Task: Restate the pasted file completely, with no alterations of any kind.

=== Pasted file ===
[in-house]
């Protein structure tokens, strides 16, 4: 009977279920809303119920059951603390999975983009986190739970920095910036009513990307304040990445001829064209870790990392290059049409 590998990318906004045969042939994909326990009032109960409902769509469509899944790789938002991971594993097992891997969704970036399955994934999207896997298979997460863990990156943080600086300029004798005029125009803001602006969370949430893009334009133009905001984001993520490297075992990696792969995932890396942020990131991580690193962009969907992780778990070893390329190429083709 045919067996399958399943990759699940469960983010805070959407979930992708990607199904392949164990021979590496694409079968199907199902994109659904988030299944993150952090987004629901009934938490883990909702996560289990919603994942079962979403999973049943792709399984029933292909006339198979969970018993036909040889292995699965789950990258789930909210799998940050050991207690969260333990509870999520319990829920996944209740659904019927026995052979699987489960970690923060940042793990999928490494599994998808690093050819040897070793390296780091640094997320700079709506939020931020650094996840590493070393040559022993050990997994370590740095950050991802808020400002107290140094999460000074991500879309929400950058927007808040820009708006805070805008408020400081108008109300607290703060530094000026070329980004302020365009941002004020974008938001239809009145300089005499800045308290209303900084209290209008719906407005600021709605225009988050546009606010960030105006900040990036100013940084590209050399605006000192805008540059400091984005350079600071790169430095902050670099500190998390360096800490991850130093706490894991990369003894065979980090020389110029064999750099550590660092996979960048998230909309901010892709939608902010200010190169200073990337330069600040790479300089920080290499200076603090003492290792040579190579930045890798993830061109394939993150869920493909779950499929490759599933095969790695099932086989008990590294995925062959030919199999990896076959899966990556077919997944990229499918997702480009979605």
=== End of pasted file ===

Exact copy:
[in-house]
């Protein structure tokens, strides 16, 4: 009977279920809303119920059951603390999975983009986190739970920095910036009513990307304040990445001829064209870790990392290059049409 590998990318906004045969042939994909326990009032109960409902769509469509899944790789938002991971594993097992891997969704970036399955994934999207896997298979997460863990990156943080600086300029004798005029125009803001602006969370949430893009334009133009905001984001993520490297075992990696792969995932890396942020990131991580690193962009969907992780778990070893390329190429083709 045919067996399958399943990759699940469960983010805070959407979930992708990607199904392949164990021979590496694409079968199907199902994109659904988030299944993150952090987004629901009934938490883990909702996560289990919603994942079962979403999973049943792709399984029933292909006339198979969970018993036909040889292995699965789950990258789930909210799998940050050991207690969260333990509870999520319990829920996944209740659904019927026995052979699987489960970690923060940042793990999928490494599994998808690093050819040897070793390296780091640094997320700079709506939020931020650094996840590493070393040559022993050990997994370590740095950050991802808020400002107290140094999460000074991500879309929400950058927007808040820009708006805070805008408020400081108008109300607290703060530094000026070329980004302020365009941002004020974008938001239809009145300089005499800045308290209303900084209290209008719906407005600021709605225009988050546009606010960030105006900040990036100013940084590209050399605006000192805008540059400091984005350079600071790169430095902050670099500190998390360096800490991850130093706490894991990369003894065979980090020389110029064999750099550590660092996979960048998230909309901010892709939608902010200010190169200073990337330069600040790479300089920080290499200076603090003492290792040579190579930045890798993830061109394939993150869920493909779950499929490759599933095969790695099932086989008990590294995925062959030919199999990896076959899966990556077919997944990229499918997702480009979605």